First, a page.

-
Advertorial
-
FOCUS
-
Guide
-
Lifestyle
-
Tech and Vogue
-
TechandScience
-
CHTF Special
-
Nanshan
-
Futian Today
-
Hit Bravo
-
Special Report
-
Junior Journalist Program
-
World Economy
-
Opinion
-
Diversions
-
Hotels
-
Movies
-
People
-
Person of the week
-
Weekend
-
Photo Highlights
-
Currency Focus
-
Kaleidoscope
-
Tech and Science
-
News Picks
-
Yes Teens
-
Budding Writers
-
Fun
-
Campus
-
Glamour
-
News
-
Digital Paper
-
Food drink
-
Majors_Forum
-
Speak Shenzhen
-
Shopping
-
Business_Markets
-
Restaurants
-
Travel
-
Investment
-
Hotels
-
Yearend Review
-
World
-
Sports
-
Entertainment
-
QINGDAO TODAY
-
In depth
-
Leisure Highlights
-
Markets
-
Business
-
Culture
-
China
-
Shenzhen
-
Important news
在线翻译:
szdaily -> Speak Shenzhen -> 
Bosnia and Herzegovina: the heart of southeast Europe
    2018-05-29  08:53    Shenzhen Daily

James Baquet

The word “balkanize” means to divide a territory or country into smaller, usually contentious and ineffectual areas. The word derives from the name of the Balkan Peninsula, an area of southeast Europe where countries have frequently formed and reformed.

Today’s country, Bosnia and Herzegovina, is one which has bucked the trend of “smaller” by merging two regions which had historically been part of various countries, including Austria-Hungary and the Ottoman Empire, as well as more recently Yugoslavia. When the Socialist Federal Republic of Yugoslavia dissolved in 1992, Bosnia and Herzegovina became independent, along with what is now called Serbia and Montenegro, as well as Croatia, Slovenia, and Macedonia. Balkanization is alive and well!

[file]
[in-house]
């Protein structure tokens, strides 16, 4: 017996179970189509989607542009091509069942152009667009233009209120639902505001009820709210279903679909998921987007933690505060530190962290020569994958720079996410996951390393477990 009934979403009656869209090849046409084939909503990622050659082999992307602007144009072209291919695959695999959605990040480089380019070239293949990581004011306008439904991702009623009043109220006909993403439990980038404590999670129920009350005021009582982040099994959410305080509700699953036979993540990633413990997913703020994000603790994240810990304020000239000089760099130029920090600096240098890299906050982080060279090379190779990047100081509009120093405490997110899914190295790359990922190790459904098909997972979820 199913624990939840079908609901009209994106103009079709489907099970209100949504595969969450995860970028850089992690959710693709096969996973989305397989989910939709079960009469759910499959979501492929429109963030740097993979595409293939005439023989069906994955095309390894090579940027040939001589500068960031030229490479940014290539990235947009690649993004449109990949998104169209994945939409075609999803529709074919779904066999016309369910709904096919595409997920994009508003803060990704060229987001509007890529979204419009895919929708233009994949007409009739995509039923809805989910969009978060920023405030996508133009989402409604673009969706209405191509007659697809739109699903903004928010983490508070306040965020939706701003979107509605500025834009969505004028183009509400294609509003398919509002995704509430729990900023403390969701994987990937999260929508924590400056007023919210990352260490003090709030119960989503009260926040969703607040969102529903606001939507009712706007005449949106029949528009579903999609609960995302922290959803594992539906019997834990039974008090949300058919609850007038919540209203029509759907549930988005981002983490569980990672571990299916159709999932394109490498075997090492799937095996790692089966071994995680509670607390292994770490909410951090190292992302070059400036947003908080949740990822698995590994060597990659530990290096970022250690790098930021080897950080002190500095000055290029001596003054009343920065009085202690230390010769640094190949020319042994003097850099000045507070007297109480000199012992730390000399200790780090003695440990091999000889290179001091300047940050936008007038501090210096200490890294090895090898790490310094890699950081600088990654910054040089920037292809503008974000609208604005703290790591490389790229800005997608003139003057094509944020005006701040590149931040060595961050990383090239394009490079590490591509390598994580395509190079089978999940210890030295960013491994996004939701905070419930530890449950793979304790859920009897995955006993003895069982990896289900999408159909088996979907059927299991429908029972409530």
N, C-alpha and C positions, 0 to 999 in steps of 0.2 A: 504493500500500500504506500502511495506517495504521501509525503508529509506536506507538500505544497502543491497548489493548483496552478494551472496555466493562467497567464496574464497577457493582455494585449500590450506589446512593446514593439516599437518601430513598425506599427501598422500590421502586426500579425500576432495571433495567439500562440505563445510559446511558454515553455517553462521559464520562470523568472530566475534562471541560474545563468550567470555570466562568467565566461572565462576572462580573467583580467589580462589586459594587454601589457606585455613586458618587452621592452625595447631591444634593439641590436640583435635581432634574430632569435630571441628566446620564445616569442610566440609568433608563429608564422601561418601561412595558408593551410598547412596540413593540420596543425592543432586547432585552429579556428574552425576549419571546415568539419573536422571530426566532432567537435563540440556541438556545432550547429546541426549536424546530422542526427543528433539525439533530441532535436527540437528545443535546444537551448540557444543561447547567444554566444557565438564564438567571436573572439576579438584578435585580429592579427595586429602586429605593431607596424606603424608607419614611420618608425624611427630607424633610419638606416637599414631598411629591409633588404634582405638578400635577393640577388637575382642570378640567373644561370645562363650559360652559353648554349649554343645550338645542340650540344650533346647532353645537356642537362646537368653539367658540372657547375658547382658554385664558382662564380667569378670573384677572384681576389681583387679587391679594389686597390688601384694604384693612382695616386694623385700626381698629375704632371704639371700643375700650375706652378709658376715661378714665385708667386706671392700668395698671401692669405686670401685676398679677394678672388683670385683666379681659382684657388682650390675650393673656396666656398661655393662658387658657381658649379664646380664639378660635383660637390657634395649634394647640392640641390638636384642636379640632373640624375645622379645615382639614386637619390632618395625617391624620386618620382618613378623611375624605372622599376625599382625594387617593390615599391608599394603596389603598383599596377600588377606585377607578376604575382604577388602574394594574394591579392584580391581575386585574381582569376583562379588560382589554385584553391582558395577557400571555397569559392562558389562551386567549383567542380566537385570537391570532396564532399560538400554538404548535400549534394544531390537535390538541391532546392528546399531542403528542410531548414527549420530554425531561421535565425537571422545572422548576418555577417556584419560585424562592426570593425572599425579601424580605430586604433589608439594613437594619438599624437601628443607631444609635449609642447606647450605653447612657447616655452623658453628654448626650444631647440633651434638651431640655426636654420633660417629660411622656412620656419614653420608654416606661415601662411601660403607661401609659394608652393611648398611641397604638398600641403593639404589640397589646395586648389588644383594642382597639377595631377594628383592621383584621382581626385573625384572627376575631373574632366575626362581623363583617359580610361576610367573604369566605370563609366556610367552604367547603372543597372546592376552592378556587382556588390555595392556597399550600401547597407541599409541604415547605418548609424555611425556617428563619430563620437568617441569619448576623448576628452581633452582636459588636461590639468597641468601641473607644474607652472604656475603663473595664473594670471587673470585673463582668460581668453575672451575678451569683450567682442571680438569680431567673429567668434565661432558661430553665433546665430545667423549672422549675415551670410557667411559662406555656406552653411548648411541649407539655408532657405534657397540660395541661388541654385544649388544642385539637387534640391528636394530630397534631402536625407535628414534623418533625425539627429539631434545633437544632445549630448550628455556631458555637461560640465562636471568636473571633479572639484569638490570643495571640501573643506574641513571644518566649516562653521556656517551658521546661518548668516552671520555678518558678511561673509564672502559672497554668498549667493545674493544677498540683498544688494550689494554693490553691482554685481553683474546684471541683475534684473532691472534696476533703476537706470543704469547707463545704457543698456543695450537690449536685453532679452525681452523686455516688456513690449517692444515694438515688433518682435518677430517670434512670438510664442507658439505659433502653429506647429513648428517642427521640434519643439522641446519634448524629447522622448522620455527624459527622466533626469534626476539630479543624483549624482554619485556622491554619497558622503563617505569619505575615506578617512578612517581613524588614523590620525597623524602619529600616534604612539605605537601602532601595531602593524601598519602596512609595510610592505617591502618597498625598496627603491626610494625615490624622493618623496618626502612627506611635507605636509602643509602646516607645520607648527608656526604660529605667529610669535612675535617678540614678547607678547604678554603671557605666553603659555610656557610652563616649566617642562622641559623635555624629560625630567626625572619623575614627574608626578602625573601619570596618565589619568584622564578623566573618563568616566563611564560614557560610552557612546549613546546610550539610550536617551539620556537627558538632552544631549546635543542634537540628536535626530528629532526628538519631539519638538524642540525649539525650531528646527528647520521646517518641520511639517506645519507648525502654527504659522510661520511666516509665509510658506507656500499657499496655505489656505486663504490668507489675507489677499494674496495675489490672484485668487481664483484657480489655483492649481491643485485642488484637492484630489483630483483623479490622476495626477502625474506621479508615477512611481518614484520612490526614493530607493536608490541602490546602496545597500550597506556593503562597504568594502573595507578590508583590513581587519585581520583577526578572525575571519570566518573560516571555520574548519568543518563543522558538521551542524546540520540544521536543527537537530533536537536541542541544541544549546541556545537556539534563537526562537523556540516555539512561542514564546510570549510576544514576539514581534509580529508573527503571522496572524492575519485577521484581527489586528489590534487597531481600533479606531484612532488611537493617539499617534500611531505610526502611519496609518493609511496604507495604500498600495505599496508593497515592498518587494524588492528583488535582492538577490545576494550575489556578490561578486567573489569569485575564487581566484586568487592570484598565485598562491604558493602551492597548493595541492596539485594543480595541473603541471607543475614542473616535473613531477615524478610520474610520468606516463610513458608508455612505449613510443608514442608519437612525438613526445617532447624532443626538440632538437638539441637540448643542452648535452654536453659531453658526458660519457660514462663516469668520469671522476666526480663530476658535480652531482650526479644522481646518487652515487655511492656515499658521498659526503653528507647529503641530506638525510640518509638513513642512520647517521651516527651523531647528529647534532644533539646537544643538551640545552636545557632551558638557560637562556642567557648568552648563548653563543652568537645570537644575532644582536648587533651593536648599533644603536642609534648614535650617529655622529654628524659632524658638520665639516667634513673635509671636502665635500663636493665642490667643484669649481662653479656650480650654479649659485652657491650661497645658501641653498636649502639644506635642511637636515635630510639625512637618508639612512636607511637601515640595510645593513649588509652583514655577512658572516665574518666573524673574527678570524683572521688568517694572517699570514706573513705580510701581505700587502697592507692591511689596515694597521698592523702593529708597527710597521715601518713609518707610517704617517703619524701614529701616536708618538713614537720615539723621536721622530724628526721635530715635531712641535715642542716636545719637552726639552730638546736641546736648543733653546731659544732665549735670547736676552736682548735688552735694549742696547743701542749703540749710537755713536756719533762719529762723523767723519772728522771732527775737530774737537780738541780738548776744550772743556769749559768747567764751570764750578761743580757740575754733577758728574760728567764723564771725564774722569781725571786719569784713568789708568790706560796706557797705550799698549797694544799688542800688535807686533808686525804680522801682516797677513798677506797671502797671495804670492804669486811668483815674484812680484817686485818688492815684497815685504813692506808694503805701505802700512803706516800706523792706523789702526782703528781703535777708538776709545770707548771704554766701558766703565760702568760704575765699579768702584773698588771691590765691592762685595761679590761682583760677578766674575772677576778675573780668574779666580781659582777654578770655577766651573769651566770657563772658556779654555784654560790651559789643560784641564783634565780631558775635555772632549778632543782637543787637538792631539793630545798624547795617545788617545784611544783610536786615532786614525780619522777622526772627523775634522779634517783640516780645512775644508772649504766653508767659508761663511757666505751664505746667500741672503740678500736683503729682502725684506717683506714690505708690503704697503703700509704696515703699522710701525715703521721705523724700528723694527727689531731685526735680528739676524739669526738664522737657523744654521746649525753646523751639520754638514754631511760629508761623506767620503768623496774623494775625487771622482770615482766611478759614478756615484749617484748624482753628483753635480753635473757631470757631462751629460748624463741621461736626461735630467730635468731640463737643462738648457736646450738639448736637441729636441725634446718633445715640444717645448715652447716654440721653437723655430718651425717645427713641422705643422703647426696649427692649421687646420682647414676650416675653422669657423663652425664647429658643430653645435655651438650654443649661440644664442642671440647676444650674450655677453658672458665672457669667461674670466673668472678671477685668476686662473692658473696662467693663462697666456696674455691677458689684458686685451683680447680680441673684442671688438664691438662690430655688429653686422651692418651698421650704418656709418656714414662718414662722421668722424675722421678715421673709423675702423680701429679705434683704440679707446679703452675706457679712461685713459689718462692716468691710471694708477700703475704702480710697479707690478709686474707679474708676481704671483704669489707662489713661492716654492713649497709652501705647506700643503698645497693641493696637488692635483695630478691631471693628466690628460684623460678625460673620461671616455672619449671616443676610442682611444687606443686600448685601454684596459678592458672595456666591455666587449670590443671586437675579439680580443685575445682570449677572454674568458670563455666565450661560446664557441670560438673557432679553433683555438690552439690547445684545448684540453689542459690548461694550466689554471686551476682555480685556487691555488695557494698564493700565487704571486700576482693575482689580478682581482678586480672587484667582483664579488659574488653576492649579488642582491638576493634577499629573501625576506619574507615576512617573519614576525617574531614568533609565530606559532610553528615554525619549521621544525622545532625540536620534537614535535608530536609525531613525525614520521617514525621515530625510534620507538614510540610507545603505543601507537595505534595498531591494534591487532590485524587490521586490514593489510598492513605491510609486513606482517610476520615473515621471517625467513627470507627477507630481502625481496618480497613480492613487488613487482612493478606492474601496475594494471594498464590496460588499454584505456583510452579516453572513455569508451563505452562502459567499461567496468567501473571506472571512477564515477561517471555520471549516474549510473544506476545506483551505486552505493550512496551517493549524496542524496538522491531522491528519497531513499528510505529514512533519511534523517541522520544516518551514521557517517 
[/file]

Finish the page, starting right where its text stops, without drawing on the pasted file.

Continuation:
Bosnia and Herzegovina (which can also be called “Bosnia-Herzegovina,” or informally just “Bosnia”) is located south and east of Croatia, and west of Serbia and Montenegro. It has a 20-kilometer coastline on the Adriatic Sea to the southwest, splitting the main body of Croatia from an exclave to the south, an oddity which results from a series of treaties stretching back to 1699.

Bosnia-Herzegovina has no official language, though the three mutually intelligible languages of Bosnian, Croatian, and Serbian are used by the people, depending on their ethnicity. Outsiders have sometimes designated this matrix “Serbo-Croatian,” a usage not sanctioned inside the country.

Bosnia has an unusual leadership: a three-member presidency with a rotating chairmanship. The presidency is made up of one representative from each of the three main ethnic groups.

Given the instability of the region (the most recent major upheaval, the Bosnian War, lasted from 1992 to 1995, and there were large protests in 2014), it’s pleasing to learn that the quality of life for Bosnians is pretty good. They enjoy a high literacy rate, long life expectancy, and good education, and the U.N.’s World Tourism Organization expects the country to have the world’s third-highest growth rate in tourism between 1995 and 2020.

Vocabulary:

Which word above means:

1. joining, coming together

2. system, environment in which something occurs

3. officially permitted, approved

4. strange thing

5. not effective, powerless

6. tending to argue, quarrelsome

7. able to be understood by each other

8. agreements between states

9. the usual way something is stated

10. went against the usual way

深圳报业集团版权所有, 未经授权禁止复制; Copyright 2010, All Rights Reserved.
Shenzhen Daily E-mail:szdaily@szszd.com.cn